When it rains here in our favorite deluge style, the gutters on the front of my house sound as if they might soon tear away from the roof, though I choose to believe that's just the sound of water cascading over the edge. My own little waterfall--no need to leave home. The back gutters are easy to clean from a stepladder and I do so fairly regularly. The front gutters require outside help.
It rains in Argentina, too; I slopped through Buenos Aires, cold and bedraggled, feeling a little sorry for myself but accustomed, after years of northwest rain, to going out in the downpour--what else was I going to do?
But the sound of water I remember--and the memory is clearer than the recording, though I recorded a short video, just to get the sound--the sound of water I remember from the trip is the roar of Iguazú Falls.
We took the long, long bus trip up from Rosario with the full group of students, stopping for supper at a gas station convenience store (a full array of options: ham and cheese empanadas, ham and cheese pizza, ham and cheese sandwiches), overnight and stiff, one bad movie after another at full volume, because the speakers only worked on one side of the bus.
No matter. I traced the route on a map so I'd know where I'd been, but the point this time, more than the journey, was the destination.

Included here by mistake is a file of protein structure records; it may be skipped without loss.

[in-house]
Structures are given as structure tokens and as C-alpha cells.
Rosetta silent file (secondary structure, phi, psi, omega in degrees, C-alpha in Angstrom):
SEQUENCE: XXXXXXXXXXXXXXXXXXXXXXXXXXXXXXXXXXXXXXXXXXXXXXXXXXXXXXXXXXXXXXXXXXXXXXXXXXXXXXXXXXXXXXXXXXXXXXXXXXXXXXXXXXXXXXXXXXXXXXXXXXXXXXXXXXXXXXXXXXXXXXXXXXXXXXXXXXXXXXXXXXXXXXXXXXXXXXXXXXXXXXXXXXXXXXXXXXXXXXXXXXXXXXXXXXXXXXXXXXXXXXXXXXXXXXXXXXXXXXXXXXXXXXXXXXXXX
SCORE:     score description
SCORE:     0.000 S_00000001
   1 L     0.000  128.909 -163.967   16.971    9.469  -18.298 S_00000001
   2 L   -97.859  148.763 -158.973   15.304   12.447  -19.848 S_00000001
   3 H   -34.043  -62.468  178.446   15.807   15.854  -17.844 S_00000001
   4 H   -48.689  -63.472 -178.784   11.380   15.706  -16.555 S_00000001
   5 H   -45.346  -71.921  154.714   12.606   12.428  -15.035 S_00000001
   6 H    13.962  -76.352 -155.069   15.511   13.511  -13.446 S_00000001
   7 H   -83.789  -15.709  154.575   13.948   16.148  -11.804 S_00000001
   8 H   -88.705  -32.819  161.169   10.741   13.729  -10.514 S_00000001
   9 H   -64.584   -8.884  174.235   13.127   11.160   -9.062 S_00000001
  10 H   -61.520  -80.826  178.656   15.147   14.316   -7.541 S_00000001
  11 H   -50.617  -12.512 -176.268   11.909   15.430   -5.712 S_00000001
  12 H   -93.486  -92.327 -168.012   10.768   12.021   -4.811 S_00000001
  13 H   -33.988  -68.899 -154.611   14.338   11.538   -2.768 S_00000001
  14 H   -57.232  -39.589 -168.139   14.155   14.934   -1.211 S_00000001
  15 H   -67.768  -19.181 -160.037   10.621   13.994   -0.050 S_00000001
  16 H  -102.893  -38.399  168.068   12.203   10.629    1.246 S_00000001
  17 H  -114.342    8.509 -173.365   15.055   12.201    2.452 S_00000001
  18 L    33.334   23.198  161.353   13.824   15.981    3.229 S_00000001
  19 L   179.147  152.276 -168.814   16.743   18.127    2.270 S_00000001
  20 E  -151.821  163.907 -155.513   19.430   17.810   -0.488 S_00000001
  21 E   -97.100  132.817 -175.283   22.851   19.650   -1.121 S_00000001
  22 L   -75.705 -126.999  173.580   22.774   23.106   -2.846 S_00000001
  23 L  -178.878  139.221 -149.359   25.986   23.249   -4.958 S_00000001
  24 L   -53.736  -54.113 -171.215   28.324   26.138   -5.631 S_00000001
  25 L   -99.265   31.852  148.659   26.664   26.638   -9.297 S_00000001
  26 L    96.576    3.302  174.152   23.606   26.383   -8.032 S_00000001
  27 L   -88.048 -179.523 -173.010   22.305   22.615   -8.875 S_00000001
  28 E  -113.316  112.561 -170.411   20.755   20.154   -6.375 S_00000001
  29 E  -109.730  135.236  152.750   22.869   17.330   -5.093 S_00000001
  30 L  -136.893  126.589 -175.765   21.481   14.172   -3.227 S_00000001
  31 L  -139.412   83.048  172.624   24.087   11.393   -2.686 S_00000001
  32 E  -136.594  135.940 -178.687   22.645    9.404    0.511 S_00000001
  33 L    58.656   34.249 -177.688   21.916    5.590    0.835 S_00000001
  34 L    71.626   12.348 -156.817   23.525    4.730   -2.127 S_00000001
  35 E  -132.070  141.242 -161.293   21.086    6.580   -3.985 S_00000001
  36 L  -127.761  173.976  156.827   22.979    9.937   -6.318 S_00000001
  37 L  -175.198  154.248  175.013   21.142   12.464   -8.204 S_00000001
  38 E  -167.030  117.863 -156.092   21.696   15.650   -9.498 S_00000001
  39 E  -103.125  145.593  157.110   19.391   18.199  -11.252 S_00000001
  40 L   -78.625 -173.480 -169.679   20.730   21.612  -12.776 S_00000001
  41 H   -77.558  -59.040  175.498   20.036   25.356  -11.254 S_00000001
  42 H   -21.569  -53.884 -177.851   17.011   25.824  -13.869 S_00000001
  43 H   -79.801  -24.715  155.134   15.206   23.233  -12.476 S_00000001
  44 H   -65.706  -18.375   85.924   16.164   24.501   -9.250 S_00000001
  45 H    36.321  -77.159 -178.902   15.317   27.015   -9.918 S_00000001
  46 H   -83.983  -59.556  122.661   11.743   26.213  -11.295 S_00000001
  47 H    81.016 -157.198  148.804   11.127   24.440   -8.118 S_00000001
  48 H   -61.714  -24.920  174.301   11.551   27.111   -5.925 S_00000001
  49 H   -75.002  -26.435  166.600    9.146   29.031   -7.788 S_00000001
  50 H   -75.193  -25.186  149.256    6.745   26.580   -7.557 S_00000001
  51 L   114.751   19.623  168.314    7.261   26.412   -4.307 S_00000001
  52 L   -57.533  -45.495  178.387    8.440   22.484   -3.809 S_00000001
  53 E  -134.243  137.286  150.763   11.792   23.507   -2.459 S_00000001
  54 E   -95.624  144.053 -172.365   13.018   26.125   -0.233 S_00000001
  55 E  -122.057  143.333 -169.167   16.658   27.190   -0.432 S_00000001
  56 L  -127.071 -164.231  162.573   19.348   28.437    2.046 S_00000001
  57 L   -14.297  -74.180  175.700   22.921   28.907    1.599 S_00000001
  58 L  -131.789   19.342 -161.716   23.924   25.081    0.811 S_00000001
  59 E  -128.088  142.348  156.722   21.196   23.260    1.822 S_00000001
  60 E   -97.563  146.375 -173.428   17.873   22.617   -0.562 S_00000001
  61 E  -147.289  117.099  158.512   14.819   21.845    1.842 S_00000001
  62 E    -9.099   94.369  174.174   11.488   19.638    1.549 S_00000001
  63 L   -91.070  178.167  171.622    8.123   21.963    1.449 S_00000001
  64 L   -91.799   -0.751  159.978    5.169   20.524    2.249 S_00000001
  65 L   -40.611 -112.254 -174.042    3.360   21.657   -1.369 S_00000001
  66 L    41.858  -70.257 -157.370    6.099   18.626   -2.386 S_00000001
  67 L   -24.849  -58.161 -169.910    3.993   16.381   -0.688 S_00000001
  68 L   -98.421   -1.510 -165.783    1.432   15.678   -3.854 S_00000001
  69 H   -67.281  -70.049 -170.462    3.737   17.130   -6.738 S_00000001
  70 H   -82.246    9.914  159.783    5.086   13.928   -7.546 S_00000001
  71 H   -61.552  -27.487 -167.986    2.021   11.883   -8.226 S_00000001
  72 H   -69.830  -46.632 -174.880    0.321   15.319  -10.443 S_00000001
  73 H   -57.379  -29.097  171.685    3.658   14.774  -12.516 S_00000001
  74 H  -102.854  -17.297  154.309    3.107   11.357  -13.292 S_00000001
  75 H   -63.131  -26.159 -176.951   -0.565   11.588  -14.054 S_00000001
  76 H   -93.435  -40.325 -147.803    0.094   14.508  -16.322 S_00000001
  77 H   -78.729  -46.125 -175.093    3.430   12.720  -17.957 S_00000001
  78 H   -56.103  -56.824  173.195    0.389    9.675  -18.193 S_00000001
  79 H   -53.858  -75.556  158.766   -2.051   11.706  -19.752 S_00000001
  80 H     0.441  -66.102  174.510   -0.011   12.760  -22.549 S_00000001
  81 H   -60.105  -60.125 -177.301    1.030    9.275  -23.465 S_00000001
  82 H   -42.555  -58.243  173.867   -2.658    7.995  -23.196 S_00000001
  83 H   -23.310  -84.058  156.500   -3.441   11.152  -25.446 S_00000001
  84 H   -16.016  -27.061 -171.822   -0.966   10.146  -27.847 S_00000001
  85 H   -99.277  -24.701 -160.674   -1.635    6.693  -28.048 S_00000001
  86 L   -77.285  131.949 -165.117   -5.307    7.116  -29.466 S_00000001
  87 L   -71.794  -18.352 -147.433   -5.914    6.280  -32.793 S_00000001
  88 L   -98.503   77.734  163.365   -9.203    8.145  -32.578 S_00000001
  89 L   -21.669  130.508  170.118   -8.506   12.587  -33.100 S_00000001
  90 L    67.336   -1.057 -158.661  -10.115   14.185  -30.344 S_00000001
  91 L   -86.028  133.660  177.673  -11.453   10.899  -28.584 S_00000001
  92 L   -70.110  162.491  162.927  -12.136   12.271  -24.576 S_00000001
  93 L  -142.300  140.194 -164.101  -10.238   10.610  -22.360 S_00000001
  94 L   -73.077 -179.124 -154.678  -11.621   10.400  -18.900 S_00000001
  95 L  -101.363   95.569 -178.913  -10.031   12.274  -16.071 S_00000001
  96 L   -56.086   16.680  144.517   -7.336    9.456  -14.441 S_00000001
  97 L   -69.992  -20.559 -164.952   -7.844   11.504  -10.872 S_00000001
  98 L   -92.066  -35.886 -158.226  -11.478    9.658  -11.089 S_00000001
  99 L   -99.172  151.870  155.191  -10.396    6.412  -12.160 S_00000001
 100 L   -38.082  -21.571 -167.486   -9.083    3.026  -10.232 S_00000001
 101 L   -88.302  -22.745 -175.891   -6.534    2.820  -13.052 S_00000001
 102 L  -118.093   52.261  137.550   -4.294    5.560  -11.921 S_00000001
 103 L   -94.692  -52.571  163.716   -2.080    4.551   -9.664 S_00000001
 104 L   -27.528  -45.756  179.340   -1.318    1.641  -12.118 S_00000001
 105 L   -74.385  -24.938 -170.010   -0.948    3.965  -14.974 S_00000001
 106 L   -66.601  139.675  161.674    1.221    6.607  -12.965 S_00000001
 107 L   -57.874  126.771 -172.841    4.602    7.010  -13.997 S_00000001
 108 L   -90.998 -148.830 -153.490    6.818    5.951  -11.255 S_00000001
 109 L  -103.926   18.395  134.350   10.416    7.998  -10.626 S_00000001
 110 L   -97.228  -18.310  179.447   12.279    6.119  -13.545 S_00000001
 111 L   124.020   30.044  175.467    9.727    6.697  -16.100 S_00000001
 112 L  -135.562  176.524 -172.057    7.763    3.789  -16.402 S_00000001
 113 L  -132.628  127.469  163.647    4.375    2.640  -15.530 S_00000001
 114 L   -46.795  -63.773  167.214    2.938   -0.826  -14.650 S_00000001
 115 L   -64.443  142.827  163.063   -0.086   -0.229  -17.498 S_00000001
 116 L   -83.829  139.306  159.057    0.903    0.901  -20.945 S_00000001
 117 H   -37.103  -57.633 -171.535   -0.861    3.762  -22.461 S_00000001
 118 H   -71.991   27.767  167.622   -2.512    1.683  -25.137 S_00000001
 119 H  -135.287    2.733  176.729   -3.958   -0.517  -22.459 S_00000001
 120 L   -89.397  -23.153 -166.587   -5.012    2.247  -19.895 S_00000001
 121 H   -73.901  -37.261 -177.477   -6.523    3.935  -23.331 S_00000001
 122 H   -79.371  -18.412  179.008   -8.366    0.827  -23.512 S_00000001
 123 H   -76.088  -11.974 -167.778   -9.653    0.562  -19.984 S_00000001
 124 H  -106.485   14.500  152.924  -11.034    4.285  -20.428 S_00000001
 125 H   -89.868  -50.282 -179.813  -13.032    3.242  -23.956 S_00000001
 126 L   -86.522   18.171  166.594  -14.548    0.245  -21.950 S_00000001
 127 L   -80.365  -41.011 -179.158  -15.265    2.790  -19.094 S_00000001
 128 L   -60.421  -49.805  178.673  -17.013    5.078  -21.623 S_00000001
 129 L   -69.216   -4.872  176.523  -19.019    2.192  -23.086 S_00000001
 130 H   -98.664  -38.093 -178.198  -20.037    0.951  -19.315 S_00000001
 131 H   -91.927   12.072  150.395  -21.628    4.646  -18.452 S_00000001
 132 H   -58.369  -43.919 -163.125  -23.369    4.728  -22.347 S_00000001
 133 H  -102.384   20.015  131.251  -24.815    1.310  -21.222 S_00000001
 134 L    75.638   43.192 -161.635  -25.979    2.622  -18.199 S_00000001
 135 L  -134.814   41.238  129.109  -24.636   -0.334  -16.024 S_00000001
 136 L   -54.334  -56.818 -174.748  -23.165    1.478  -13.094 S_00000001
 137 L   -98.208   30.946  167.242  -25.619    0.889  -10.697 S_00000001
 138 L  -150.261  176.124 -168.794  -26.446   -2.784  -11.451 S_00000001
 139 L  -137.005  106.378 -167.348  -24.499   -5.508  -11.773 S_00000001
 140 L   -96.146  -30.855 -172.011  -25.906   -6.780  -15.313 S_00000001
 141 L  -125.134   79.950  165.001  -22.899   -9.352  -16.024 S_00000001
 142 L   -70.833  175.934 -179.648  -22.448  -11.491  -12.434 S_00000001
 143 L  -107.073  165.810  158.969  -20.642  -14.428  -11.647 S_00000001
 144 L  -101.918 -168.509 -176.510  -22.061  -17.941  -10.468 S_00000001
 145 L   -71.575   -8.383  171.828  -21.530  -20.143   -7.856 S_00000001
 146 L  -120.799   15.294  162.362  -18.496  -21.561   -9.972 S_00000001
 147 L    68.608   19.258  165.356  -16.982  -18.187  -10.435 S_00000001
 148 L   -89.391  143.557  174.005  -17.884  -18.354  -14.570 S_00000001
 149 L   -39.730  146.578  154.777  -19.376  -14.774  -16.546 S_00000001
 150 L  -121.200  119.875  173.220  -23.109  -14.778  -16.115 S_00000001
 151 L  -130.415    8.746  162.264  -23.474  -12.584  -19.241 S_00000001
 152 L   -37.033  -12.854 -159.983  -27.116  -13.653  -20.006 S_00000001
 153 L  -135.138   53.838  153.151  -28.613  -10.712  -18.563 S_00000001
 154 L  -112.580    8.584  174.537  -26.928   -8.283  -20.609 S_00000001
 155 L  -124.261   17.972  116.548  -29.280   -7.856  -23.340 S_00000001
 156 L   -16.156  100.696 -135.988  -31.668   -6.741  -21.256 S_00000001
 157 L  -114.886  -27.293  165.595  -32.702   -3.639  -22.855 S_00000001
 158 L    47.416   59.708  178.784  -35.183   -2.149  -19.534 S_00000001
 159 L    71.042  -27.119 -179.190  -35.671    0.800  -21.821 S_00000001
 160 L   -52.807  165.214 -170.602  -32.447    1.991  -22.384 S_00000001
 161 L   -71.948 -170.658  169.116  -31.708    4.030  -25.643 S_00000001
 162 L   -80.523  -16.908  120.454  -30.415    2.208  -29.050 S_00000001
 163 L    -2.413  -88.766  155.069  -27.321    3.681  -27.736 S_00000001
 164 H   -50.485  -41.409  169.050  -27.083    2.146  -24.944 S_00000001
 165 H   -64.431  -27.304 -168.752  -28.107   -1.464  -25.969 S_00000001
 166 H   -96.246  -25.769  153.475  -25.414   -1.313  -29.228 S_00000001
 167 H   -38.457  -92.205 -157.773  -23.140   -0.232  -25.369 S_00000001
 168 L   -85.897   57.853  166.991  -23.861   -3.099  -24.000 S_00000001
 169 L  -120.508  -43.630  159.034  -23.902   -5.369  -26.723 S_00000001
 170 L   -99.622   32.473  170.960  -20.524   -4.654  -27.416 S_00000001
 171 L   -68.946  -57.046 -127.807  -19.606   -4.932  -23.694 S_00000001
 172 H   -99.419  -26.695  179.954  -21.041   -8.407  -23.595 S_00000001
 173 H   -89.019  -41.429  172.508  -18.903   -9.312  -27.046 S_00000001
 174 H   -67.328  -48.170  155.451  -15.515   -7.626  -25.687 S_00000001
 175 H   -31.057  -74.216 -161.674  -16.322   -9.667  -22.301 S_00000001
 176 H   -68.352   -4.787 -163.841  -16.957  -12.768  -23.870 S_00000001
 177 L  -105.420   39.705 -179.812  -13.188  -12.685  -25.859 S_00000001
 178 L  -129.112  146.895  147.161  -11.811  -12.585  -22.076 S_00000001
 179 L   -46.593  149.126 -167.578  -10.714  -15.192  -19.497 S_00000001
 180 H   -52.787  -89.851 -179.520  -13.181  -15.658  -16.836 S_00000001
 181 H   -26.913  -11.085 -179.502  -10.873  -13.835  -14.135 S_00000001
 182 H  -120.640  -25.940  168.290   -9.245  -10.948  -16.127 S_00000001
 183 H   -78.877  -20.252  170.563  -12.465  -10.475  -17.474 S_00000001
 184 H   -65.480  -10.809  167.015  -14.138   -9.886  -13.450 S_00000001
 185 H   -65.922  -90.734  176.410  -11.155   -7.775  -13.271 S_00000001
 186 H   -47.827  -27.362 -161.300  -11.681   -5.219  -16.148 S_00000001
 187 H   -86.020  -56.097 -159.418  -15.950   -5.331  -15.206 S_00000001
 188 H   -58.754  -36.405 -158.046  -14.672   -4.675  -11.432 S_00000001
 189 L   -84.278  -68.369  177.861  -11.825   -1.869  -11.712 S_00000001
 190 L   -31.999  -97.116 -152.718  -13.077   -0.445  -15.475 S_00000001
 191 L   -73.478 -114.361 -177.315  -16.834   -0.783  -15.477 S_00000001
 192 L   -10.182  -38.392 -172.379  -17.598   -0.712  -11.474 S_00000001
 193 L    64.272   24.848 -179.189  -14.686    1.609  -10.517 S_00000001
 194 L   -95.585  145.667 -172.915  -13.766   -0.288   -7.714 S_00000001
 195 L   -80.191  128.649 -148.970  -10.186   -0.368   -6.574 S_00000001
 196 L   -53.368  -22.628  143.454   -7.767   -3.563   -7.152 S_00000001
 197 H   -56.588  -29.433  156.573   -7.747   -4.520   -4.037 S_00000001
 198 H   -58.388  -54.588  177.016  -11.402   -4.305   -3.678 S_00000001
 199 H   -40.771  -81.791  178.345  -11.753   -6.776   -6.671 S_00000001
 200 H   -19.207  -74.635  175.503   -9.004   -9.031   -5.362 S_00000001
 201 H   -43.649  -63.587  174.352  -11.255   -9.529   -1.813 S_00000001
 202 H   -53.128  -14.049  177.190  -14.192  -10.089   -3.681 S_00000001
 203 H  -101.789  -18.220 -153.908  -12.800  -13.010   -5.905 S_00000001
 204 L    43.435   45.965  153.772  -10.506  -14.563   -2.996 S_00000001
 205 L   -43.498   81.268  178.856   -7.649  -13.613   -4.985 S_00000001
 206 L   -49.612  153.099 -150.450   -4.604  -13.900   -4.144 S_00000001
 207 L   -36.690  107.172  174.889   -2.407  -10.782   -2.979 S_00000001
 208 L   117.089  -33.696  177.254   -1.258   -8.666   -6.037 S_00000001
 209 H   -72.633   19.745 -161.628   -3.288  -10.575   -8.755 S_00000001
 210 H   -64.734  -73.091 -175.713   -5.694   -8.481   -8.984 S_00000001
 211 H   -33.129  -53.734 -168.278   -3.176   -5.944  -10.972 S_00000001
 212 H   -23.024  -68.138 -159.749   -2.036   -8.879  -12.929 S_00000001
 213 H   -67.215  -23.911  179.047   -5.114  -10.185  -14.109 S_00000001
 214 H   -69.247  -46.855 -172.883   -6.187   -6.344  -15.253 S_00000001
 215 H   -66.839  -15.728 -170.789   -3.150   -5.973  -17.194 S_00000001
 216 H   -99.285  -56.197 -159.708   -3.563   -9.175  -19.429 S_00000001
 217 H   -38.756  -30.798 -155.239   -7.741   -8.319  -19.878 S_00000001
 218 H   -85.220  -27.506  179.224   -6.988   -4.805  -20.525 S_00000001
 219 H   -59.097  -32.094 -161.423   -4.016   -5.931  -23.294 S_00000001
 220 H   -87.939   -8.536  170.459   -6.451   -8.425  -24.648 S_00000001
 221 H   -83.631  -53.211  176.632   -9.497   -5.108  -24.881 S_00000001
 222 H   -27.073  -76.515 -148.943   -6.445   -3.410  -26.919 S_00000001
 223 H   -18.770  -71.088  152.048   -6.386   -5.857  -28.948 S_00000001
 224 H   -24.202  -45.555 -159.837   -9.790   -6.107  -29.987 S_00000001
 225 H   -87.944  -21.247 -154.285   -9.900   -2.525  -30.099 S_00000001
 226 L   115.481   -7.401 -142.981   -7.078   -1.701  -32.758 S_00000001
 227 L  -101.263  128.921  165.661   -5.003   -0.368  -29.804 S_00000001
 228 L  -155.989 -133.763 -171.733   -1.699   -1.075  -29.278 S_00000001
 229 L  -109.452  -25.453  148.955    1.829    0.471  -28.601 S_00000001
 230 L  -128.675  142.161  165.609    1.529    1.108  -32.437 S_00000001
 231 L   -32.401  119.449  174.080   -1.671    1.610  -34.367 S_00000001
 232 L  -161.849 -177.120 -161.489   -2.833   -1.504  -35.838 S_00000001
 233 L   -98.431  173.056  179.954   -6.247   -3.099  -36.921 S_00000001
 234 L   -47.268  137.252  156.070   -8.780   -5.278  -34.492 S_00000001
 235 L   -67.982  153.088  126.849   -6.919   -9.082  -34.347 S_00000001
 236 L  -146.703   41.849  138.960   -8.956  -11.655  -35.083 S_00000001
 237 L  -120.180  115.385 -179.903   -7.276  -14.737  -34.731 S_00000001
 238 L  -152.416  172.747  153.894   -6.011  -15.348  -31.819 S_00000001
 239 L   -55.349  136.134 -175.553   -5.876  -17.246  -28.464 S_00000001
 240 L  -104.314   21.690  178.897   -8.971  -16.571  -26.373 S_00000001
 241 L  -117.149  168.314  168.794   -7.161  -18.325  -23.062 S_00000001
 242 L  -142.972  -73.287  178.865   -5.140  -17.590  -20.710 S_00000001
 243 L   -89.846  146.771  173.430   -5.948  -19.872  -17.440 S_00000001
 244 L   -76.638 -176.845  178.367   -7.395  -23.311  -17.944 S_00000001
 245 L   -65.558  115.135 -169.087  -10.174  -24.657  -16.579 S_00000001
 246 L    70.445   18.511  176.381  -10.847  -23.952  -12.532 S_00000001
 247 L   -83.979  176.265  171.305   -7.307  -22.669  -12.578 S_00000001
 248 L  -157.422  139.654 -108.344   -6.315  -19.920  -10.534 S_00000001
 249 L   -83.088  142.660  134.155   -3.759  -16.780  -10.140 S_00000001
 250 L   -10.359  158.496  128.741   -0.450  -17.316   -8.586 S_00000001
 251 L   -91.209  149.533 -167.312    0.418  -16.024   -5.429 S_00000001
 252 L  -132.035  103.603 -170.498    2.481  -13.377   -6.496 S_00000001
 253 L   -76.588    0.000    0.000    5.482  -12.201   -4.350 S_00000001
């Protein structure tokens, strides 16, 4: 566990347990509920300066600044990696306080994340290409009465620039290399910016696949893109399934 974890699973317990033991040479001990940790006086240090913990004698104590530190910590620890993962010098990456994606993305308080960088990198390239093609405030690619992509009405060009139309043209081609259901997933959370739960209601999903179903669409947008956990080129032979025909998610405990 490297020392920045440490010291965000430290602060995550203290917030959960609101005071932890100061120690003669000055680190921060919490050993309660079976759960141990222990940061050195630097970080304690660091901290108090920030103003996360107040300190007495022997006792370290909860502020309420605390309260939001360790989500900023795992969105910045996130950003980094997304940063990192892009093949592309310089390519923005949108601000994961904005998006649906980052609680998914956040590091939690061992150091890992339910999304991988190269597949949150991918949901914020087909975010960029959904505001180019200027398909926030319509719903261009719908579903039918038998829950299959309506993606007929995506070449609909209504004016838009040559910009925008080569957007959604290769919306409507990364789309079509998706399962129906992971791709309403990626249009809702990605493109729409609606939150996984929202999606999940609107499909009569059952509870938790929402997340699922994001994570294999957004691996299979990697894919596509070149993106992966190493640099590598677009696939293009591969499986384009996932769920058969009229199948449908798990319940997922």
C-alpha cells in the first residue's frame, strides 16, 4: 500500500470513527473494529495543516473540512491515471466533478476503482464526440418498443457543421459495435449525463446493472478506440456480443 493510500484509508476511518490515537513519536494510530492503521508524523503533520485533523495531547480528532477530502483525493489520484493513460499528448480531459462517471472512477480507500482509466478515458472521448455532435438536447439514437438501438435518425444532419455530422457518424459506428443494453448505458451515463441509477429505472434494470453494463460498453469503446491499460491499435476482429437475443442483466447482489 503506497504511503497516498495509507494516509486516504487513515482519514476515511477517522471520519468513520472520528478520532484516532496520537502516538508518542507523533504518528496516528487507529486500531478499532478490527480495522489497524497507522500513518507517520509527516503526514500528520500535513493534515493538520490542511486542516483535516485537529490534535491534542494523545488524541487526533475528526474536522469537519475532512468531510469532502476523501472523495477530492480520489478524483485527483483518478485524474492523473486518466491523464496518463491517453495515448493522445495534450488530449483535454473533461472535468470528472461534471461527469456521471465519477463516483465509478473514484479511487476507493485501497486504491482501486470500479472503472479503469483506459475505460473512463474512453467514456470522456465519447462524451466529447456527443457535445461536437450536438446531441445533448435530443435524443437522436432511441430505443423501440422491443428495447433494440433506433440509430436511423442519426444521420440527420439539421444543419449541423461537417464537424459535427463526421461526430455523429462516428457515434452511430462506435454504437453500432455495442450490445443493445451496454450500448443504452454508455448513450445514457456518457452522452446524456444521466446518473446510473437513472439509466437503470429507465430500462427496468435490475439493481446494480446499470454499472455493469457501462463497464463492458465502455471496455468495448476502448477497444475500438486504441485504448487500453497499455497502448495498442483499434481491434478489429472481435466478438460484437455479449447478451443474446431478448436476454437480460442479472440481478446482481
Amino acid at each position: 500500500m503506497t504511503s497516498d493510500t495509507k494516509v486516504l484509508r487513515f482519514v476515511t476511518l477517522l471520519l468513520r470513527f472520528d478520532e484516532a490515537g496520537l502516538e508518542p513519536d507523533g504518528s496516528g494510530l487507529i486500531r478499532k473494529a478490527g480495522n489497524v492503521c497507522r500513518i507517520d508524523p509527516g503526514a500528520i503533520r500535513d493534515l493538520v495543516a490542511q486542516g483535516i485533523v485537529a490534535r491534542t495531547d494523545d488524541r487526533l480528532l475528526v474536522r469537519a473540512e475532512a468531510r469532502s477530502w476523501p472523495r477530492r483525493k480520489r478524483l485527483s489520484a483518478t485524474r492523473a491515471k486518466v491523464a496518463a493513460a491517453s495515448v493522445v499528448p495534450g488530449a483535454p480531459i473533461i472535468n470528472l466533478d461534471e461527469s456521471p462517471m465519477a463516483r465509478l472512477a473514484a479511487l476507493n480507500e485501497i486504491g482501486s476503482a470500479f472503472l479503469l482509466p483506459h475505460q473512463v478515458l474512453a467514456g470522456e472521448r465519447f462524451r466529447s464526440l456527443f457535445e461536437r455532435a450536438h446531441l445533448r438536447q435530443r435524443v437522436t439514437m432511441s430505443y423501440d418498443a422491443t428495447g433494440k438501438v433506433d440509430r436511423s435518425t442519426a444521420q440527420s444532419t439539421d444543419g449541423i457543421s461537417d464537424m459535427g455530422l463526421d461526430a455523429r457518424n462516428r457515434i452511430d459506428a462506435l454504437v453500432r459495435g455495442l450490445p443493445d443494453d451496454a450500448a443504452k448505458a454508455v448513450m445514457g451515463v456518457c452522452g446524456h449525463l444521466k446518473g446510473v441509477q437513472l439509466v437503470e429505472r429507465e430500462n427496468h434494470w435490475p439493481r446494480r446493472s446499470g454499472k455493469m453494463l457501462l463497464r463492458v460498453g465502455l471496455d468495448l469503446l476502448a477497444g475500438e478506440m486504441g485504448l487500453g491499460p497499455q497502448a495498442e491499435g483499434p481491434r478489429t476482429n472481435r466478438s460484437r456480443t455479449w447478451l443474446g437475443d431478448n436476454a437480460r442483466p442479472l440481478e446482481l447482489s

Magnificent, stunning, immense, imposing, thunderous, rushing, loud, awe-inspiring. . . it's a good place for adjectives of excess, of speechlessness (words fail me), big broad strokes that don't quite cover it.
It's a good place for a lover of detail. Practical soul that I am, I was impressed by the catwalks, long, almost delicate-looking metal pathways suspended across river channels and above muddy hollows, allowing thousands upon thousands of visitors to creep up close enough to peek over the falls without turning the forest into one big mud wallow, every day just a bit wider.
It's a good place for a waterfall collector. The main falls, the side channels--they're all stunning. They're all loud. And the sound, as in the repeated yet varied motion I never tire of watching, is also one big sameness, an indecipherable, indistinguishable roar--but it's also a thousand bells and shouts and hollow roars that, one by one, almost separable, always identical yet faintly distinct, make up the whole.